Medicaid Expansion Cuts Out-of-Pocket Spending

Share this content:
Medicaid Expansion Cuts Out-of-Pocket Spending
Medicaid Expansion Cuts Out-of-Pocket Spending

THURSDAY, Feb. 1, 2018 (HealthDay News) -- States that expanded Medicaid cut the probability of non-elderly near-poor adults being uninsured and lowered average out-of-pocket spending, according to a study published online Jan. 24 in Health Affairs.

Fredric Blavin, Ph.D., from the Urban Institute in Washington, D.C., and colleagues used data from 2010 to 2015 to estimate the effects of Medicaid expansion on coverage and out-of-pocket expenses versus the effects of Marketplace coverage.

The researchers found that for adults with family incomes of 100 to 138 percent of poverty, living in a Medicaid expansion state was associated with a 4.5-percentage-point reduction in the probability of being uninsured. It was also associated with a $344 decline in average total out-of-pocket spending, a 4.1-percentage-point decline in high out-of-pocket spending burden (spending more than 10 percent of income), and a 7.7-percentage-point decline in the probability of having any out-of-pocket spending, compared to living in a non-expansion state.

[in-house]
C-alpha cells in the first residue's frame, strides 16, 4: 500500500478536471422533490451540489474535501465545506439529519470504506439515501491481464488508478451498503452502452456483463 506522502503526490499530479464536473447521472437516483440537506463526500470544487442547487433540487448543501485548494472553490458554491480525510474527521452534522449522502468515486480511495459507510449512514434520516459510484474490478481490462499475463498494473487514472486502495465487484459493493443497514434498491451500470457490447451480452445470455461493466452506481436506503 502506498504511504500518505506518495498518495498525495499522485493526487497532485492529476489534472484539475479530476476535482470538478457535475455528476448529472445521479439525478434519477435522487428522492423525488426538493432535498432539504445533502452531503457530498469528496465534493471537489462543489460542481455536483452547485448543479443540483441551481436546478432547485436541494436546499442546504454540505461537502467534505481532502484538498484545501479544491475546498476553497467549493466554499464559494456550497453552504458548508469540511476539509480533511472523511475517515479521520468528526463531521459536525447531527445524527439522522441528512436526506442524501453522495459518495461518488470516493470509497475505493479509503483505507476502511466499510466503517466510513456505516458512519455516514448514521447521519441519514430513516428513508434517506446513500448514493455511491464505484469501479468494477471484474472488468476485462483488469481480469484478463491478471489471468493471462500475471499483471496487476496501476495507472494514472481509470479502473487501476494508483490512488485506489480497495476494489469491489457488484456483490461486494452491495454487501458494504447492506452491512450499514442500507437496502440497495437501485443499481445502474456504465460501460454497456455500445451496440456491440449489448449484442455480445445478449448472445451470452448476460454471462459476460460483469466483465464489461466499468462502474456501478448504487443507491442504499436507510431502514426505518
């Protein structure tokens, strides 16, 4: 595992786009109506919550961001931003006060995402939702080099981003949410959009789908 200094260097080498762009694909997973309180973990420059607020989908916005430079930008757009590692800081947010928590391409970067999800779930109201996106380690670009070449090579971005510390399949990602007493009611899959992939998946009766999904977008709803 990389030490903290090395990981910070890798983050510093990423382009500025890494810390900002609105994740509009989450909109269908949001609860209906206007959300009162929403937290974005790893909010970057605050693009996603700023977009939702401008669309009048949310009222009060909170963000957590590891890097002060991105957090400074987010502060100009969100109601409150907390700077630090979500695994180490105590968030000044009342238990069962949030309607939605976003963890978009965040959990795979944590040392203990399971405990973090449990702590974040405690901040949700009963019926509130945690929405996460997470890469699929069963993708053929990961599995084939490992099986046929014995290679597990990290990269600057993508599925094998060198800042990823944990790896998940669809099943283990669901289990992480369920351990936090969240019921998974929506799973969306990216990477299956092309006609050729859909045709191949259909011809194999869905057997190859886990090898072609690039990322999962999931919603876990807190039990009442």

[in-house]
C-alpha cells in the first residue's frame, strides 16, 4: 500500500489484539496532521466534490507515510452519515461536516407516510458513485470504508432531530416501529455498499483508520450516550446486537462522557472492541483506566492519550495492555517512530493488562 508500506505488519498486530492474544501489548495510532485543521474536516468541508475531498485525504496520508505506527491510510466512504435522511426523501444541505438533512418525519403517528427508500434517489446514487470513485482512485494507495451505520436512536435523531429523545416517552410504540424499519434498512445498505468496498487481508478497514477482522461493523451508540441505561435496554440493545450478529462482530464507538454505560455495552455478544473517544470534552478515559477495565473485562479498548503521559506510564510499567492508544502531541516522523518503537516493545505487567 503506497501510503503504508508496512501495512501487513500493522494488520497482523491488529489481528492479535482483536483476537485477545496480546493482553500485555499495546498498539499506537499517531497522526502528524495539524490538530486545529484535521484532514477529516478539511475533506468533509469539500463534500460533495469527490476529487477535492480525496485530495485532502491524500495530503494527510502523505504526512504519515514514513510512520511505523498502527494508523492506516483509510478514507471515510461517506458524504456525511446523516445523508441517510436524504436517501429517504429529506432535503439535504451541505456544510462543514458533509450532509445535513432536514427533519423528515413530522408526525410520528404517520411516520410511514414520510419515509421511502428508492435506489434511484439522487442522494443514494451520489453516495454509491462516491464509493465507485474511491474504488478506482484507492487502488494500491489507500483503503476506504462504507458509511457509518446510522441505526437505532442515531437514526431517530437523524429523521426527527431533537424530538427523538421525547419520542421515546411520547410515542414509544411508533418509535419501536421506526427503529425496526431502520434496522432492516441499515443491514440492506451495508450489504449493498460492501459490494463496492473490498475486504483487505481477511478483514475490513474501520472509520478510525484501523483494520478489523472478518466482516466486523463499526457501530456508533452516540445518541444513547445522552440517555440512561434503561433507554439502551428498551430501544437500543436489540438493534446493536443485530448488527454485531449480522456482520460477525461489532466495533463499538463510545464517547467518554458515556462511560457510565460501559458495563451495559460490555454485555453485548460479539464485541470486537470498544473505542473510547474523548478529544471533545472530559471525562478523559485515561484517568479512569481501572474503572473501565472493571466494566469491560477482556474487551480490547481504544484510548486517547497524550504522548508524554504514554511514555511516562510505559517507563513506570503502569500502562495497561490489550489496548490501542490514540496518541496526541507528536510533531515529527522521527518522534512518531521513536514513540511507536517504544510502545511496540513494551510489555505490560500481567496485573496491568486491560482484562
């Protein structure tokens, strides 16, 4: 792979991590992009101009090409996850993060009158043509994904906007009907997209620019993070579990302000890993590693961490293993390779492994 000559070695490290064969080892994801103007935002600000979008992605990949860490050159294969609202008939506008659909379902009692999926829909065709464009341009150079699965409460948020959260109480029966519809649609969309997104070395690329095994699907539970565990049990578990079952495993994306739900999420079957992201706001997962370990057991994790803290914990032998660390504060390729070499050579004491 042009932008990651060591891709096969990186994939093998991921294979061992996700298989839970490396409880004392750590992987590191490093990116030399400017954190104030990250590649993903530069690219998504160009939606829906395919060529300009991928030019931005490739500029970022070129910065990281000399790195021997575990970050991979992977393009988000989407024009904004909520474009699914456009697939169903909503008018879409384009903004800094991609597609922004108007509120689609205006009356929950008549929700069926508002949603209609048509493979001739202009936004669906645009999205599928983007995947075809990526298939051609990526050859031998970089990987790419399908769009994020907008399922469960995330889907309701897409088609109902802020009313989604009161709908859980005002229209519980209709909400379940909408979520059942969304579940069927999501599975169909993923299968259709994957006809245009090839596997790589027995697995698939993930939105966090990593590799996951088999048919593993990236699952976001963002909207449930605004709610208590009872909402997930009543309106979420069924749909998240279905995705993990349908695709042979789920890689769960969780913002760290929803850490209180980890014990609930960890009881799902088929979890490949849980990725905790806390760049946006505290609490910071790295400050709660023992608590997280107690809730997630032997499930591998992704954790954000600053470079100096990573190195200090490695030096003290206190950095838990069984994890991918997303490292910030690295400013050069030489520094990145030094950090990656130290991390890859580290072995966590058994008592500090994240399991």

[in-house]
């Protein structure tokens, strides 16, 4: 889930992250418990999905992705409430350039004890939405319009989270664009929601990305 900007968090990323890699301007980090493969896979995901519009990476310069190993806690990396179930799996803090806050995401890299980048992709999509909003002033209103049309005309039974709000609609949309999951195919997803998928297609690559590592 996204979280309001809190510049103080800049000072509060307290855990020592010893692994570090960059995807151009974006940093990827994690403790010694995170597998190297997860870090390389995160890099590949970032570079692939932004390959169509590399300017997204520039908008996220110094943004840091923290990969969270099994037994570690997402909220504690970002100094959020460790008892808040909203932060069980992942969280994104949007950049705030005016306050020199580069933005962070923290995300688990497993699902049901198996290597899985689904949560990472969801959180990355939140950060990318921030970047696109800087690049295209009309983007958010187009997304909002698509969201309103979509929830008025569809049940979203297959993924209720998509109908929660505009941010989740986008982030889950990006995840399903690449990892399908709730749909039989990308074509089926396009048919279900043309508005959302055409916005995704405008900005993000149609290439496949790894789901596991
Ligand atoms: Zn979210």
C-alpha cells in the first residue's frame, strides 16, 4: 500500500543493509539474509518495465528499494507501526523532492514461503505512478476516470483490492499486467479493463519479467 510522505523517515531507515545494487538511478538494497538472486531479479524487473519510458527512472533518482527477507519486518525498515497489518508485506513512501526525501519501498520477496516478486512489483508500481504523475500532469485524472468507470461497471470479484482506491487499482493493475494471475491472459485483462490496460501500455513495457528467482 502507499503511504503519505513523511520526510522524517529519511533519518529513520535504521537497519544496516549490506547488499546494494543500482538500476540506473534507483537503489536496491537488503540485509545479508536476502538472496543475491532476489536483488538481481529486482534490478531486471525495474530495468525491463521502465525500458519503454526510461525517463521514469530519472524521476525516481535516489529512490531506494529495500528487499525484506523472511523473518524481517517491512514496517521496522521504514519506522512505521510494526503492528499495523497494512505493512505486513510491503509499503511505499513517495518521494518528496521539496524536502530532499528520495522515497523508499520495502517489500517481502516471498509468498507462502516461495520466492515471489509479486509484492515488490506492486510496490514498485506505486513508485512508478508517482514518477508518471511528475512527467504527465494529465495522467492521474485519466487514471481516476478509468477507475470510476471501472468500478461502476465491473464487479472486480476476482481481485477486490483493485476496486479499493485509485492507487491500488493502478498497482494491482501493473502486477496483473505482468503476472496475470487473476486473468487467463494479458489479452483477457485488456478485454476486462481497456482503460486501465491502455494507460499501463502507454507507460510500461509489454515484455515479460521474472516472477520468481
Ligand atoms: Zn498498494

"These findings suggest that policies that substitute Marketplace for Medicaid eligibility could lower coverage rates and increase out-of-pocket expenses for enrollees," the authors write.

Abstract/Full Text (subscription or payment may be required)

Share this content:

is free, fast, and customized just for you!




Already a member?

Sign In Now »

Drug Lookup

Browse drugs by: BrandGenericDisease



Sign up for myCME e-newsletters




More in Home

High Success Rates for Mitral Valve Repair With Robotic Surgery

High Success Rates for Mitral Valve Repair With ...

Minimally invasive surgery linked to fewer discharges to facility, one day less in hospital vs conservative sx

Tattoo-Linked Complications ID'd in Immunosuppressed Female

Tattoo-Linked Complications ID'd in Immunosuppressed Female

Inflammatory myopathy identified in woman with cystic fibrosis on long-term immunosuppressants

Rates of Cardiac Stress Testing Down but Still Higher in CKD

Rates of Cardiac Stress Testing Down but Still ...

Decline in rates of cardiac stress testing in Medicare beneficiaries aged ≥66 years from 2008 to 2012

is free, fast, and customized just for you!




Already a member?

Sign In Now »